Redemption – The Seagull Century

I have often written about the Seagull. There have been years when it represented my only actual vacation time for the year. This year I hadn’t gone to Maine, or anywhere else outside the area for that matter.  That’s something I shouldn’t do, but this year it made having a good Seagull weekend a little more important to me. As it happens, the weather was cool and bright – perfect conditions. I enjoyed the entire weekend. Many of the people I commonly ride with weren’t there, but I rode with John, Tony and Jim, who we met at Indian Head.  I was prepared. My ride was strong and fast, the perfect way to end the year. There is so much to a big event like the Seagull that can’t be explained in a blog post, but I have always felt the positives of this event and the good memories made it worth riding. As my last event of the year, it felt like I redeemed myself for the mistakes I made at the Backroads Century.

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Tony, Jim, Myself and John on Assateague Island at the Seagull Century.

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With Tony in the beer garden at the Seagull Century after the ride.

Reward – Riding for the soul as the season changes

After I’m done with events for the year, while I’m still riding strong and the weather is still good and the leaves are turning, I ride for the soul. These are often the best rides of the year. I go where I most enjoy riding, and instead of riding hard, I ride at a pace that lets me enjoy the scenery.  This “soul riding” is all about the time, the company and the pure enjoyment a bicycle gives you.  I satisfy my soul riding in the Agricultural Reserve in Montgomery County Maryland.  I managed to ride up Sugarloaf Mountain for the first time this year, and took the time to enjoy the landscape and this enjoyable way of moving through it.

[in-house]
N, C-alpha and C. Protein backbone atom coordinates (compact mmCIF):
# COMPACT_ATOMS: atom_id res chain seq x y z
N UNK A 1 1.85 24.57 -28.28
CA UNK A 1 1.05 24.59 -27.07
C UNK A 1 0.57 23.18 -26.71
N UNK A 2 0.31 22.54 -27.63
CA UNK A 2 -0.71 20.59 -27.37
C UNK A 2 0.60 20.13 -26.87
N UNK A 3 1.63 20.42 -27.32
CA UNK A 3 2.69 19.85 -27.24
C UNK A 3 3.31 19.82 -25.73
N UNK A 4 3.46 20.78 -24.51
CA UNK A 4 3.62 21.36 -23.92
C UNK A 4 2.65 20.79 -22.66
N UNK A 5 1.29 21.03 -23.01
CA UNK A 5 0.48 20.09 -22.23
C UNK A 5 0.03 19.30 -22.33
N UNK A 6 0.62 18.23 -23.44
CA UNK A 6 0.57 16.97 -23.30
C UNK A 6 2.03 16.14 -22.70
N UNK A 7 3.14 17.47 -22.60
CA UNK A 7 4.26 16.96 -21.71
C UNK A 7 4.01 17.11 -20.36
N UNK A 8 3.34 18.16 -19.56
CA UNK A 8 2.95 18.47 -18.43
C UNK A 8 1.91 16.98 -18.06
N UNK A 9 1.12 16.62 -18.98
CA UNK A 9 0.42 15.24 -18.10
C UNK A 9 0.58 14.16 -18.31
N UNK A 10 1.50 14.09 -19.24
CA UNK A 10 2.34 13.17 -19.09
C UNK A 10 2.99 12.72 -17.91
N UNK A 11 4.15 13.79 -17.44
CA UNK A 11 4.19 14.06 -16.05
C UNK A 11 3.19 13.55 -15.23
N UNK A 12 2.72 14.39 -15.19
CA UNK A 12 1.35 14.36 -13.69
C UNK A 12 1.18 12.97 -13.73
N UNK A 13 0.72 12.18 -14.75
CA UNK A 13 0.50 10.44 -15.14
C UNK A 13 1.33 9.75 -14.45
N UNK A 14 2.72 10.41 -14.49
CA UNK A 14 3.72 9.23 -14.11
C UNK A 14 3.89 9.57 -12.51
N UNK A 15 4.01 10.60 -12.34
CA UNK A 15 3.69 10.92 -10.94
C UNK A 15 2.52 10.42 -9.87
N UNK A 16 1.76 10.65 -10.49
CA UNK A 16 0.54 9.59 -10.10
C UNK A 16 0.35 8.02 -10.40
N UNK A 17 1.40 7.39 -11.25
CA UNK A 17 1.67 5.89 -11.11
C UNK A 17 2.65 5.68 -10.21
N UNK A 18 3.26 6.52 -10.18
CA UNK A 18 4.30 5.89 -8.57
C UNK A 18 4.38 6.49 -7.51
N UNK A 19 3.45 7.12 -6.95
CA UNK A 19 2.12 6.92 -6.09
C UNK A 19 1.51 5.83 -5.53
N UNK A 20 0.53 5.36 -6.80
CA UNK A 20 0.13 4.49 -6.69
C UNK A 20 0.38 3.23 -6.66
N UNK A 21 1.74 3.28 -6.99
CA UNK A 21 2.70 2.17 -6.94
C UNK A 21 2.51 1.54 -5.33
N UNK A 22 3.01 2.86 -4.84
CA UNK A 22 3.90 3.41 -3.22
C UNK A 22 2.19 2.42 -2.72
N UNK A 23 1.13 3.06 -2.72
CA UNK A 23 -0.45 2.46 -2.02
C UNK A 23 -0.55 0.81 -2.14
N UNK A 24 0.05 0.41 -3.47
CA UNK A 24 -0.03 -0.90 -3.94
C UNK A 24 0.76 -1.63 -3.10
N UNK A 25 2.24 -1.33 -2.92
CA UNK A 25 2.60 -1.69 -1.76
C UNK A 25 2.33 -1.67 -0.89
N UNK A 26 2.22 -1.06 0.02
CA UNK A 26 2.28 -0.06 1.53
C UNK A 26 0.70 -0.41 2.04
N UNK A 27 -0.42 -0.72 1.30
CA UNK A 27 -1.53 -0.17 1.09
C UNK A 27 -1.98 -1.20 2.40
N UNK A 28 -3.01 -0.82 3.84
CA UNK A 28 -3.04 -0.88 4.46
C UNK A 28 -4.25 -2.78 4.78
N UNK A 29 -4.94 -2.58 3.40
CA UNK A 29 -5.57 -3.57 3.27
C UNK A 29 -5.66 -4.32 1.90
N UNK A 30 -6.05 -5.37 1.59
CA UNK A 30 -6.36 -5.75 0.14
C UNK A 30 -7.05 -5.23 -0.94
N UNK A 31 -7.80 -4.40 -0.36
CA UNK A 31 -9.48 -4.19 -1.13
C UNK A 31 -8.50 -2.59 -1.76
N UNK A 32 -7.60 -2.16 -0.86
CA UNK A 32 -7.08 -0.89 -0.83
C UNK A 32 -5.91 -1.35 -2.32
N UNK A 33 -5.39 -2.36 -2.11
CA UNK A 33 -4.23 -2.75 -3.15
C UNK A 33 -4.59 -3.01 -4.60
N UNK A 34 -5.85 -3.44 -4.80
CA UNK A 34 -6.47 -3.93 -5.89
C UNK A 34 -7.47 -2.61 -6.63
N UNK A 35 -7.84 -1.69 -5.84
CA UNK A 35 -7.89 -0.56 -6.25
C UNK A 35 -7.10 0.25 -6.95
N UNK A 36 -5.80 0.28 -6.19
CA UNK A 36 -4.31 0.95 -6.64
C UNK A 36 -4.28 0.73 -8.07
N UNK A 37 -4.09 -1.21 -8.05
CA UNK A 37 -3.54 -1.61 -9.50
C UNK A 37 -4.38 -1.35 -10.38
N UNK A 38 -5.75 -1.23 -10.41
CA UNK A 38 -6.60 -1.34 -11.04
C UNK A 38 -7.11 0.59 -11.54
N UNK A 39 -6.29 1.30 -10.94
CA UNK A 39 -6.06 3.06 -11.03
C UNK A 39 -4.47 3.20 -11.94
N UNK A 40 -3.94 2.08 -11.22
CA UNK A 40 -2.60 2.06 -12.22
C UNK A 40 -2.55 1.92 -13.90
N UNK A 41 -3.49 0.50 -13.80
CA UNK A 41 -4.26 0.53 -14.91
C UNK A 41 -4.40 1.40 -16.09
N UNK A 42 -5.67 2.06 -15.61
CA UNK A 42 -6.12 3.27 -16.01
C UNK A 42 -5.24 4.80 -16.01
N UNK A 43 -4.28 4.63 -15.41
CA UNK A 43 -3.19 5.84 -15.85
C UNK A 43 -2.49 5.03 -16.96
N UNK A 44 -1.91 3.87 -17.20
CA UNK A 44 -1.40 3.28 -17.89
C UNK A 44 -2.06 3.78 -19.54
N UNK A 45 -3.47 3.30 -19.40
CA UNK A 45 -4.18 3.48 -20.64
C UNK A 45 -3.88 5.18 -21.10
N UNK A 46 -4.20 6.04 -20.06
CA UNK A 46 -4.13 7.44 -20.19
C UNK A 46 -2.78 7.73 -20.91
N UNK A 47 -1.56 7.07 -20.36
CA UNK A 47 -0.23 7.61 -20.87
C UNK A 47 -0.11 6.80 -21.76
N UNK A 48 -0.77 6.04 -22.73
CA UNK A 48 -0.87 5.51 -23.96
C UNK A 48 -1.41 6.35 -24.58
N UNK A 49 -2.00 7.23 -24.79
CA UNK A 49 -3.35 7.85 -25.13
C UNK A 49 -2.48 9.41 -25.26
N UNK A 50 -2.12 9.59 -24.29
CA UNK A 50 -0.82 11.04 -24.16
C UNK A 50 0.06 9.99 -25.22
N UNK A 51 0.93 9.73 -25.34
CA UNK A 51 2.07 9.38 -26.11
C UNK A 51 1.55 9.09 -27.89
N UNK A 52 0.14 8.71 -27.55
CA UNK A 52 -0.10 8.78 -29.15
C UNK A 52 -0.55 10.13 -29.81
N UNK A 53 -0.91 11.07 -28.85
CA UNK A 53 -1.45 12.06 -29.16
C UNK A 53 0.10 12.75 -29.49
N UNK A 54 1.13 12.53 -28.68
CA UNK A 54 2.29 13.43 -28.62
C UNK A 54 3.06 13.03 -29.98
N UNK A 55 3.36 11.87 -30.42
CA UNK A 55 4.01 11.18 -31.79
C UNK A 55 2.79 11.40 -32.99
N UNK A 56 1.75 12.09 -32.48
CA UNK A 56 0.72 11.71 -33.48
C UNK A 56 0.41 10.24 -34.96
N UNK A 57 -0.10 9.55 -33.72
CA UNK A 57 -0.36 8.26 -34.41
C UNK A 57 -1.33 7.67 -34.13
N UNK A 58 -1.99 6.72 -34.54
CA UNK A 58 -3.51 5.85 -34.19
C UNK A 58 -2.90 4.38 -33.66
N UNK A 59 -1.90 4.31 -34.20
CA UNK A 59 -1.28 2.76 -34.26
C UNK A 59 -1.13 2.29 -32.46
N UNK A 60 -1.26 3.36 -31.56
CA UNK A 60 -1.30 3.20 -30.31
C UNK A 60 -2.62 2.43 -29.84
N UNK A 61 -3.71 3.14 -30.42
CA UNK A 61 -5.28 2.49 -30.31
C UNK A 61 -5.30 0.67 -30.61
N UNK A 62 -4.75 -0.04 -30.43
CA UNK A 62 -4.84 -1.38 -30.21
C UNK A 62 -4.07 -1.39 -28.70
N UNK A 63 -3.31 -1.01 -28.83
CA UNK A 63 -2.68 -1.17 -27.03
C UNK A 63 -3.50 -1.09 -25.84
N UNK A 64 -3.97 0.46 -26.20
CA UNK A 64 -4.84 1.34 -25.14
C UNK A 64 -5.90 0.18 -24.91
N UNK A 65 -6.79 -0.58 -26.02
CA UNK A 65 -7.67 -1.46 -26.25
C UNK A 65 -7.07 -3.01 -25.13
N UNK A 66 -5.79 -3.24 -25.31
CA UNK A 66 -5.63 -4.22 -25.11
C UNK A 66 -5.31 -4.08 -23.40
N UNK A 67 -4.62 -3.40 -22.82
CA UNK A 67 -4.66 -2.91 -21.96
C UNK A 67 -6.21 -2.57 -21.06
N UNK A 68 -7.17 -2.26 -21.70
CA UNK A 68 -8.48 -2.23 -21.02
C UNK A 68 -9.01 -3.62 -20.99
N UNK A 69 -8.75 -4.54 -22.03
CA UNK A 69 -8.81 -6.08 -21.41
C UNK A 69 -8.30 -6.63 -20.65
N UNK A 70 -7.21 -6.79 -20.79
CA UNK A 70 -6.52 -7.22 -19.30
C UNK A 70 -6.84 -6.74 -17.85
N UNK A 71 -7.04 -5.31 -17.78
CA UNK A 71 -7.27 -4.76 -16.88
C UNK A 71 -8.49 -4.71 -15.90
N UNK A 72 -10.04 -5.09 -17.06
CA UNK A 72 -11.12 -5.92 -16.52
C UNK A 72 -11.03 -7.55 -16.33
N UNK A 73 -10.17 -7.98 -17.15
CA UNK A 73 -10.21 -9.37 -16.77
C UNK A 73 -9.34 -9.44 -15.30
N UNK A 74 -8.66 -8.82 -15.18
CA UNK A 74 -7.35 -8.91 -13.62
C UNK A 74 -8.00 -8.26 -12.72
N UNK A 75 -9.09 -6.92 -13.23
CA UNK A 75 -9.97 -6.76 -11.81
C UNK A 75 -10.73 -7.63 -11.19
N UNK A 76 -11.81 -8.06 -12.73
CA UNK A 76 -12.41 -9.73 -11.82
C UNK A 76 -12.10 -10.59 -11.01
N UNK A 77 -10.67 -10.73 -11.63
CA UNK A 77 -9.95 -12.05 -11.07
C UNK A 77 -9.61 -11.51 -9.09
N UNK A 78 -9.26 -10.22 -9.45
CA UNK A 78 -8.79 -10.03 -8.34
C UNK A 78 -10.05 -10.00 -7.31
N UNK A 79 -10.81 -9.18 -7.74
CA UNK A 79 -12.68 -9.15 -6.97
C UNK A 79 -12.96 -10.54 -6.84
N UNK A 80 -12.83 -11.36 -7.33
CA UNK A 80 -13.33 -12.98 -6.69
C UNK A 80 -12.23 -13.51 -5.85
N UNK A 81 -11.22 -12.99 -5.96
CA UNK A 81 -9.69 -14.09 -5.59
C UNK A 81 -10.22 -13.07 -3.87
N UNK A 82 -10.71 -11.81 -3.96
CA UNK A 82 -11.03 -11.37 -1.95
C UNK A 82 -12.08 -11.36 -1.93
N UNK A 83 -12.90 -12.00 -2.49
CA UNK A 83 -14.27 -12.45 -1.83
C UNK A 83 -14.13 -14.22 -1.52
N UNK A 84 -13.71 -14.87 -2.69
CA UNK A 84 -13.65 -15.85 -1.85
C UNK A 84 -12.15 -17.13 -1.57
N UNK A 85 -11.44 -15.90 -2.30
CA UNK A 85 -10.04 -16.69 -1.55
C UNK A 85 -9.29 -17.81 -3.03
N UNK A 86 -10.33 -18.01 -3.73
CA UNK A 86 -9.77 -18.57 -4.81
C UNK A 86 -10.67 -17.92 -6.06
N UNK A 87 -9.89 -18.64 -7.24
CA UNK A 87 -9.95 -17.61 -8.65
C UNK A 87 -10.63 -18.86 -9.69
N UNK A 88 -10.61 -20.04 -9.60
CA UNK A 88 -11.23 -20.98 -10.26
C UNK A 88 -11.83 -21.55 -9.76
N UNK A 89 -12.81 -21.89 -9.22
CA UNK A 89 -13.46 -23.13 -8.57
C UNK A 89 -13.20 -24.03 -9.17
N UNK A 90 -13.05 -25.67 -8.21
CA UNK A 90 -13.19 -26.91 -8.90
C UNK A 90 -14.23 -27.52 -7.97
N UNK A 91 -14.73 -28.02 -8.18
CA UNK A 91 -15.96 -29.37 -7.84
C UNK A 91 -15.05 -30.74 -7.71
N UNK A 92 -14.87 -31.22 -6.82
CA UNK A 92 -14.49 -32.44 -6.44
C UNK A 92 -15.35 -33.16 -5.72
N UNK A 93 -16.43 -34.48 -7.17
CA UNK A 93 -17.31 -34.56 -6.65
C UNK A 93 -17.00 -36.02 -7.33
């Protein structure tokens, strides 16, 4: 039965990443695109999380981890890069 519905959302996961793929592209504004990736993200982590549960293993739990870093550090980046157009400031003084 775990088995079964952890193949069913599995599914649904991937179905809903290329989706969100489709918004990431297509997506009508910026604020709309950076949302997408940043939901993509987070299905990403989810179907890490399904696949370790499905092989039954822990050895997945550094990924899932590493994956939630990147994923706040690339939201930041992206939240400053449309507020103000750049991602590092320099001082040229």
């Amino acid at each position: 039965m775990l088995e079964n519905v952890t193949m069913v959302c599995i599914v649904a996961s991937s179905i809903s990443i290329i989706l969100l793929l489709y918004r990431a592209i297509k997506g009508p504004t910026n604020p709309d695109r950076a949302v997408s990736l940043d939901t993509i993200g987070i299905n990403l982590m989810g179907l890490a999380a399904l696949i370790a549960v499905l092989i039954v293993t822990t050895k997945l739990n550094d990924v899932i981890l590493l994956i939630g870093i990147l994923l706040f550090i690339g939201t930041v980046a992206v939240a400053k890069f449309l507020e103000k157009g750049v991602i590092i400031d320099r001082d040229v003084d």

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With Eric atop Sugarloaf – enjoying the scenery and riding for the soul. 

Mentoring

At one time or another, we have all been inspired to learn something new, or go beyond what is comfortable and add a new experience to our lives. Often this inspiration comes from others and their experiences.  When that happens, having a mentor to guide you can be the difference between a positive experience that adds to your life, or a negative or indifferent experience that can lead us to a bad or frustrating experience, or even lead us to drop the idea altogether.  Recently, I had a chance to see that process from the side of the mentor. It added to my own experience in a positive way.

Inspiration

I’m an early riser. However, I’m seldom the first to get to the office. I have a co-worker who is usually there when I arrive, and I’ve gotten into the habit of talking to him in the mornings.  Ken was inspired by my stories of cycling. He had a bike of his own, but his riding was not like mine. My stories started to resonate with him. He was inspired to get a road bike and see what all those experiences I  talk about felt like.  When you see that inspiration, you have to support it. Fanning that spark into a flame is the start of a process that can be a positive not only for others, but yourself.